Tuesday, September 22, 2015

Everything Leads to You

I received this book from Bookriot's YA Quarterly box. The description of the book Book Riot gave was along the lines of it being a sweet love story between two girls and a bit of mystery thrown in the mix. I have to say, I haven't read a lot of diverse books and I plan to do that in the future. I always, generally, end up enjoying diverse books so I assumed this one would easily be ranked high.

Alas, I was wrong.

When I began this book it was right away quite simple and I struggled to keep my attention on it. Of course, outside forces could have affected this by means of my busy work and school schedule leaving me with less reading energy so I was more susceptible to finding negative traits in this book. But as soon as this book was put down, I picked up another and happily read it with none of those issues, so I doubt any outside forces had anything to do with this. It's just... a poor book.

So the general idea is that our main character Emi is a lesbian. That's the first note of importance because right off the bat, the author is talking a lot about this girl's lesbianism and how her girlfriend has dumped her multiple times. Then we're introduced, briefly, to her brother who surprises her with a "graduation gift" (from high school): his apartment that she and her best friend Charlotte can live in for the next two months. Then the brother is out the door and the girls get comfy... no talking with their parents, no permission granted, it's just a-ok that these girls stay there (immediately) and they ease into apartment living with the ease of someone who has lived by themselves before. They also have these fabulous jobs with film companies, designing sets and setting up appointments... mind you they just graduated from high school. It's mentioned a few times that they are paid very little yet money never seems to be an extreme issue for these girls. Even if you're paid little, driving all over the place and eating out or even buying groceries for the apartment you were gifted for two months can get costly for someone who is paid nothing.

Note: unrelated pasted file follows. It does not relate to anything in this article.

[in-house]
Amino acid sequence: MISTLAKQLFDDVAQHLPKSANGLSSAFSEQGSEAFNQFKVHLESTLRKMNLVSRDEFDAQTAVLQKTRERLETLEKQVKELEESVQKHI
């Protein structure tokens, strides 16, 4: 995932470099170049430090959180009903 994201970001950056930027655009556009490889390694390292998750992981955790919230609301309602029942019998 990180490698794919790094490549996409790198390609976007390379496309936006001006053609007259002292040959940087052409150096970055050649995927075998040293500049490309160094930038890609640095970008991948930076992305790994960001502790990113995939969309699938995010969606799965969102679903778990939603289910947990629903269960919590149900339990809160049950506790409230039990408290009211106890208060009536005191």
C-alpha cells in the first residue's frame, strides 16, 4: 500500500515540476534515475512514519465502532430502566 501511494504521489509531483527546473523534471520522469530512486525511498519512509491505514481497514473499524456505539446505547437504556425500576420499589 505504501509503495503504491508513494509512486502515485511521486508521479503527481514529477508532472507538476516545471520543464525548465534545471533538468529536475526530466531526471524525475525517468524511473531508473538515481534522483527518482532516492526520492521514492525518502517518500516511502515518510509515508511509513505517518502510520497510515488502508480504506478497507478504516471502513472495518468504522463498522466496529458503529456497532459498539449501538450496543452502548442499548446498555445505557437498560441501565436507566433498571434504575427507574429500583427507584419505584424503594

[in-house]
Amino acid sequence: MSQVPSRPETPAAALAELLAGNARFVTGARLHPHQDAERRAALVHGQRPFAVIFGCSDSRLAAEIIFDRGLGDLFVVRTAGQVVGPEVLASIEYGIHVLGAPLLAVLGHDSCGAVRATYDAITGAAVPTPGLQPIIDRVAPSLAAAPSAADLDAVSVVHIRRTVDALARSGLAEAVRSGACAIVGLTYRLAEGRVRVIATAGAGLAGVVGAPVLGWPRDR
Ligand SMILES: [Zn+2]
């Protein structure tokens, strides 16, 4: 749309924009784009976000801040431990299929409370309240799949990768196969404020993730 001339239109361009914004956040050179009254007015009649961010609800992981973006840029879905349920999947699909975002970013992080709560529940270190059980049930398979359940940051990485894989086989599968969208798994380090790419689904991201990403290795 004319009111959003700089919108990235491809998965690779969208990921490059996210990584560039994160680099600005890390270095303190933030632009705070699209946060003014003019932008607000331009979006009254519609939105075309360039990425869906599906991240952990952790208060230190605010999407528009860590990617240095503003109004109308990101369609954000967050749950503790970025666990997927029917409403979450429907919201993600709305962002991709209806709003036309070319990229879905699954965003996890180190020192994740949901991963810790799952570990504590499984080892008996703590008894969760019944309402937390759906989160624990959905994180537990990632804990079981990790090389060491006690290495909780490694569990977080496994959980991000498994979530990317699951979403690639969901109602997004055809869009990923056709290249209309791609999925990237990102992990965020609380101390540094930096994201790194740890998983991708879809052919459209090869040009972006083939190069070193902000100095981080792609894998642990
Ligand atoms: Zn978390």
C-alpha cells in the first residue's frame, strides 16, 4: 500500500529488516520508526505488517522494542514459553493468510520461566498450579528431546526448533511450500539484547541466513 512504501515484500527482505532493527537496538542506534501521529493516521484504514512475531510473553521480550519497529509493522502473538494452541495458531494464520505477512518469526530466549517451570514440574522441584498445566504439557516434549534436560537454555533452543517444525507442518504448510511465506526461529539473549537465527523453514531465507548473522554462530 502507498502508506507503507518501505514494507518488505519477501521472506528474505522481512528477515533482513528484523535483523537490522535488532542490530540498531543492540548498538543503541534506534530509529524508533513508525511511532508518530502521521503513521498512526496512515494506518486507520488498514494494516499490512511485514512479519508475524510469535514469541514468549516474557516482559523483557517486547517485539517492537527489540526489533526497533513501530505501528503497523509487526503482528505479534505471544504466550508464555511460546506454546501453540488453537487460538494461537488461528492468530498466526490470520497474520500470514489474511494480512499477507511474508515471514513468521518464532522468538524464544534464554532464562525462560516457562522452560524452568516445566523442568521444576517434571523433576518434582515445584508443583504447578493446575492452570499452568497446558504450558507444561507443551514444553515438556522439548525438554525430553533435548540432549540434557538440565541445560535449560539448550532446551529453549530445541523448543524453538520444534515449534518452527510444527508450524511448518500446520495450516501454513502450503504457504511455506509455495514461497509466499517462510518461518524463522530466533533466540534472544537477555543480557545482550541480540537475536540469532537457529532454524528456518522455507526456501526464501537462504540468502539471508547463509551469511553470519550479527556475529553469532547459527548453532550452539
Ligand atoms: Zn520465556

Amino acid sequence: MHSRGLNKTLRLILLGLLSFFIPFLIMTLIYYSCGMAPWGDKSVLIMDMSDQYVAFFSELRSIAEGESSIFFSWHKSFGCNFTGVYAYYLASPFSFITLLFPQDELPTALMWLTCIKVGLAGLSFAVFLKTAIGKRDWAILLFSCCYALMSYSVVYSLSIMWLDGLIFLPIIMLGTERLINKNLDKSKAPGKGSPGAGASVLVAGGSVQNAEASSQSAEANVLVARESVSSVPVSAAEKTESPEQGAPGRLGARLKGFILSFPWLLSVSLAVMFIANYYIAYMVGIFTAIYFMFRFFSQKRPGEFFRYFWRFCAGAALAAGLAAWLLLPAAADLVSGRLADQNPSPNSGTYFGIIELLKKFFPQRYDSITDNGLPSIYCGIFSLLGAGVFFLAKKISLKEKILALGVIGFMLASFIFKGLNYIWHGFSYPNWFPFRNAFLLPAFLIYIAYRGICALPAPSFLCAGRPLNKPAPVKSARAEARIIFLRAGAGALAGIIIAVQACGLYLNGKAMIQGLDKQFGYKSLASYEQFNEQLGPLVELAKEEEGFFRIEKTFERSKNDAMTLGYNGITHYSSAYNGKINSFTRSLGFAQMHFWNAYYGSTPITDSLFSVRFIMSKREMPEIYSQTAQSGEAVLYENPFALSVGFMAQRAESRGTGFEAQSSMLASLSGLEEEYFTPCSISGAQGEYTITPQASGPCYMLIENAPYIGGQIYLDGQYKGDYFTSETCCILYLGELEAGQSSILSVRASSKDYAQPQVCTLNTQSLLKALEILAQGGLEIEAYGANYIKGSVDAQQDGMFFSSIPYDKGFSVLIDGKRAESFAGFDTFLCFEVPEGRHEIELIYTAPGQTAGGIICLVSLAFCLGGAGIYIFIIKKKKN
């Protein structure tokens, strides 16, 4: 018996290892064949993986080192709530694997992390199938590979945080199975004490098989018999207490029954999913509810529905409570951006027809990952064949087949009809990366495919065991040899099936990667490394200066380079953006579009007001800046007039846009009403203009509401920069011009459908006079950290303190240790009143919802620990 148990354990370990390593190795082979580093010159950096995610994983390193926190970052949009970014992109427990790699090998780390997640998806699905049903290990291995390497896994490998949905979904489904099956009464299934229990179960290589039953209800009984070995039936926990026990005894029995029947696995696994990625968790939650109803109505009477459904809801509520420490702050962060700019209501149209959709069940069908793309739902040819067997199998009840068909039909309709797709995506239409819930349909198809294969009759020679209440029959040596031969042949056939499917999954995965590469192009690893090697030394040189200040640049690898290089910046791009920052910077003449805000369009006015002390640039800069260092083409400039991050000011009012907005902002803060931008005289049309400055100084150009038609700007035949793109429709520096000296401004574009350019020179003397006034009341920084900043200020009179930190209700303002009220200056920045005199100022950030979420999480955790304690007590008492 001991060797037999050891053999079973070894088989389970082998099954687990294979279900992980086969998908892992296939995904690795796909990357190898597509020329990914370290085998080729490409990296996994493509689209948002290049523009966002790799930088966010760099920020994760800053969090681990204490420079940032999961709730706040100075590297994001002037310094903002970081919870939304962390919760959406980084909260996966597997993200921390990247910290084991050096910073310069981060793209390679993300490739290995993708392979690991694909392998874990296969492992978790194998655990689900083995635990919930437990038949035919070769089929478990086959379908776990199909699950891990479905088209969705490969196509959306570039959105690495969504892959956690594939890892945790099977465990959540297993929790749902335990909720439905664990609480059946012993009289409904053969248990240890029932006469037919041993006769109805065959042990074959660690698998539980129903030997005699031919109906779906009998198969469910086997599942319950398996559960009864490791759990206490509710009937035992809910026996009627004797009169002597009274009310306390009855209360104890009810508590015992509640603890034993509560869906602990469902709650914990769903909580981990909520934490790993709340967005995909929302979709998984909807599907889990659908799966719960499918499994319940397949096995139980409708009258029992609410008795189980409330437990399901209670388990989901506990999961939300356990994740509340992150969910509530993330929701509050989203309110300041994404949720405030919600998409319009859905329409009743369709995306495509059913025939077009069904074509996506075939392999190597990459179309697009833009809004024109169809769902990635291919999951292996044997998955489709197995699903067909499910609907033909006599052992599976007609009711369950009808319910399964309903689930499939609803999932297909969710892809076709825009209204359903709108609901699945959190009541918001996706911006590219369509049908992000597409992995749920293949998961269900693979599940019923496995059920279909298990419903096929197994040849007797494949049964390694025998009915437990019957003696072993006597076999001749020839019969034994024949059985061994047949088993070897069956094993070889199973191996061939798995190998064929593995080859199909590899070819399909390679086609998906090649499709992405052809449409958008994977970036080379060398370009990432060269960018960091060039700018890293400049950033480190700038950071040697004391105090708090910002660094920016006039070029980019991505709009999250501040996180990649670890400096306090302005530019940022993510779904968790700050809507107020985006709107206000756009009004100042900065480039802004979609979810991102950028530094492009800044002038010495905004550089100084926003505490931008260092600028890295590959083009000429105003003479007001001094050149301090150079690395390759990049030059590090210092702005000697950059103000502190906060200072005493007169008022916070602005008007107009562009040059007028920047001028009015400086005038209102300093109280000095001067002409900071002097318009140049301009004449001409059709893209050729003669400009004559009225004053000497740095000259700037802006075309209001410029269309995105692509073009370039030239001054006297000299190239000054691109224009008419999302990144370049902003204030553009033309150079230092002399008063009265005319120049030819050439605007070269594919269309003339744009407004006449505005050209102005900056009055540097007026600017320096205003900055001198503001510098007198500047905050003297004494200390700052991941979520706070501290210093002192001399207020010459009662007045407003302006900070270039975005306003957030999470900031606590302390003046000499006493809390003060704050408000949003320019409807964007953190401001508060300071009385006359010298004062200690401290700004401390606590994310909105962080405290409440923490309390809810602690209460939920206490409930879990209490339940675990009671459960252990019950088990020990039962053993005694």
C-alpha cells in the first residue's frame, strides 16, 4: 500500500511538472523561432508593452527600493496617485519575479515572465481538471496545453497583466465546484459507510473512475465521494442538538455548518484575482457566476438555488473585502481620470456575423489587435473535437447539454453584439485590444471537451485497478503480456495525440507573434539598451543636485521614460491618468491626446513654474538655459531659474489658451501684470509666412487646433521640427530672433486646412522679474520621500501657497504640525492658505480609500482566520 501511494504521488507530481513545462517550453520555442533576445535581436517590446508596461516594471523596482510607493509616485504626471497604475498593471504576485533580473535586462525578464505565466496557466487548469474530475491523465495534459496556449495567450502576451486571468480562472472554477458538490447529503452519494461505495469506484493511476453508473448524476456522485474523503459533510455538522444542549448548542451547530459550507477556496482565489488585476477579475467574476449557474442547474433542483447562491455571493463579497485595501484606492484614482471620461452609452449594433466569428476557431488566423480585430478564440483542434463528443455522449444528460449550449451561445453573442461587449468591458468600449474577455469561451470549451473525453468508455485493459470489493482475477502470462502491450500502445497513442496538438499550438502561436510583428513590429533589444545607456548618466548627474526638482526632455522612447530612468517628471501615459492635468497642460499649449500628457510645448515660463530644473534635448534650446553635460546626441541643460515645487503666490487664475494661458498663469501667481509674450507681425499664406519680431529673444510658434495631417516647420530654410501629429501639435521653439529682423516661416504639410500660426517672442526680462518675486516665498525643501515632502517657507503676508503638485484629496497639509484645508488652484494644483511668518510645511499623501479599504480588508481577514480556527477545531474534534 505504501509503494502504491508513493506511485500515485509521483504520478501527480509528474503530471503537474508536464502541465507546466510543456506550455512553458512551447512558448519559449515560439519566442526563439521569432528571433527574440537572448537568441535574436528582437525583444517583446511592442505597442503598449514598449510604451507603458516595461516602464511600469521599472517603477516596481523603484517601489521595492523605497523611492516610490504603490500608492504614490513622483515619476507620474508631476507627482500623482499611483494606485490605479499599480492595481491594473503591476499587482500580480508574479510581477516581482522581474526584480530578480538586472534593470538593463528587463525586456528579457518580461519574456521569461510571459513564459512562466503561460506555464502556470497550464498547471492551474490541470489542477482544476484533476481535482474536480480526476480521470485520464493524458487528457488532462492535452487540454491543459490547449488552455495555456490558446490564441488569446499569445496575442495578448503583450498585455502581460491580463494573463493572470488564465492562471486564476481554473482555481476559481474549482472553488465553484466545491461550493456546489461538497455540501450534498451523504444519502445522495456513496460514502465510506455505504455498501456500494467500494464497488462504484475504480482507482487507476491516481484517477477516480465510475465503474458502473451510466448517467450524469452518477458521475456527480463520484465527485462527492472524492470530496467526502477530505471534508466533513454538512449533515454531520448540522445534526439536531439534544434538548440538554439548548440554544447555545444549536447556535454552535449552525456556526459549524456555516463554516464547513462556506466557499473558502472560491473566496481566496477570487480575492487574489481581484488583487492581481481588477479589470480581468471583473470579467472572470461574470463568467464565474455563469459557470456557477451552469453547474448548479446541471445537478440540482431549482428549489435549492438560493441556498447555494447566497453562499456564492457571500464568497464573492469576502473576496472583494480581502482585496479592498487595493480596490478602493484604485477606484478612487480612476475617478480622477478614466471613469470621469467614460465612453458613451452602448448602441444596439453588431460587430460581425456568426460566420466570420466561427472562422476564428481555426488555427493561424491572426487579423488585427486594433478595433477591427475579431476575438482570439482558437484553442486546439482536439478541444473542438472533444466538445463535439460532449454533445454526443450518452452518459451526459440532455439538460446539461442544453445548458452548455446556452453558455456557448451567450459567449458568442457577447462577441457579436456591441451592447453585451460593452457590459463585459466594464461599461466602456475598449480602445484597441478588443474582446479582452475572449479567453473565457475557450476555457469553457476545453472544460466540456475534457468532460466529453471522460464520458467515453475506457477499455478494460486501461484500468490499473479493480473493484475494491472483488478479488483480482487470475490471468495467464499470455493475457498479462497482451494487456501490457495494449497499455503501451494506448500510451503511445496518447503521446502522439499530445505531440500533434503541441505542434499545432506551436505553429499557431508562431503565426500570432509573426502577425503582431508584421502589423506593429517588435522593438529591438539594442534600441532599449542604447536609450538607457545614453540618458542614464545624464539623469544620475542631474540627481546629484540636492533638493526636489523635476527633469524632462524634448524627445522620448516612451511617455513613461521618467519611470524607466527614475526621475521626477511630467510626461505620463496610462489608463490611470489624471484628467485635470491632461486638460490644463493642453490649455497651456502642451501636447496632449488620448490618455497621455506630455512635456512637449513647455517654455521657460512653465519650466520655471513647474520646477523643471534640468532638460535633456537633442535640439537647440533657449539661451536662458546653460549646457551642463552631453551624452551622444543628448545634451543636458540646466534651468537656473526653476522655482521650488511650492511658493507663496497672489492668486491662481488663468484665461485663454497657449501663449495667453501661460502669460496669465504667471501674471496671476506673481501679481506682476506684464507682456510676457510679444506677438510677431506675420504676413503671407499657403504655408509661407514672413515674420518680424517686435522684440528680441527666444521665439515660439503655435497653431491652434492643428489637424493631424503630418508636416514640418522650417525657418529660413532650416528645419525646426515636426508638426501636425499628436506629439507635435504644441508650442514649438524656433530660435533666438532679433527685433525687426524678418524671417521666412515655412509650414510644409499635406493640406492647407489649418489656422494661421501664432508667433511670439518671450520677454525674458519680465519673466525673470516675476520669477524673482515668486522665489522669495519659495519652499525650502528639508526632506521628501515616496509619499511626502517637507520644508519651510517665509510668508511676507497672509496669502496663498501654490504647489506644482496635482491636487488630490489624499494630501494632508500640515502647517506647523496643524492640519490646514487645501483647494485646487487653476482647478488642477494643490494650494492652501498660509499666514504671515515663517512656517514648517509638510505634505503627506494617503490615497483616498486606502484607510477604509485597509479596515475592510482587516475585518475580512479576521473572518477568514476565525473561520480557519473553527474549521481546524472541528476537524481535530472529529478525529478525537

They're thrown into a mystery which is solved within the first half of the book. They discover a girl who is the long-lost granddaughter of a dead Hollywood celebrity who also, despite only having ever acted in school plays, is a natural when it comes to the camera. She lands a role in a film, gets a ton of money from her long-lost grandfather, and falls in love with our narrator Emi. 

Let me tell you right away, this is entirely predictable from the start. Once the story laid out its framework I guessed all of the occurrences that were going to happen and I was right. It's never fun to read a book that has absolutely no surprises for you. Everything that happens occurs in perfect order like a tidy puzzle that fell out of the box already stuck in the right places. It reads like a fantasy novel for a thirteen year old. When I was that age, I wrote a "book" about how I went to see a Broadway show and they spotted me in the audience and knew I was perfect for a role on that show. So suddenly I was on Broadway and became famous. Everything worked out perfectly. There you have it, the mind of a thirteen year old, and that's how this book came across. All dreams come true and in a very tidy package.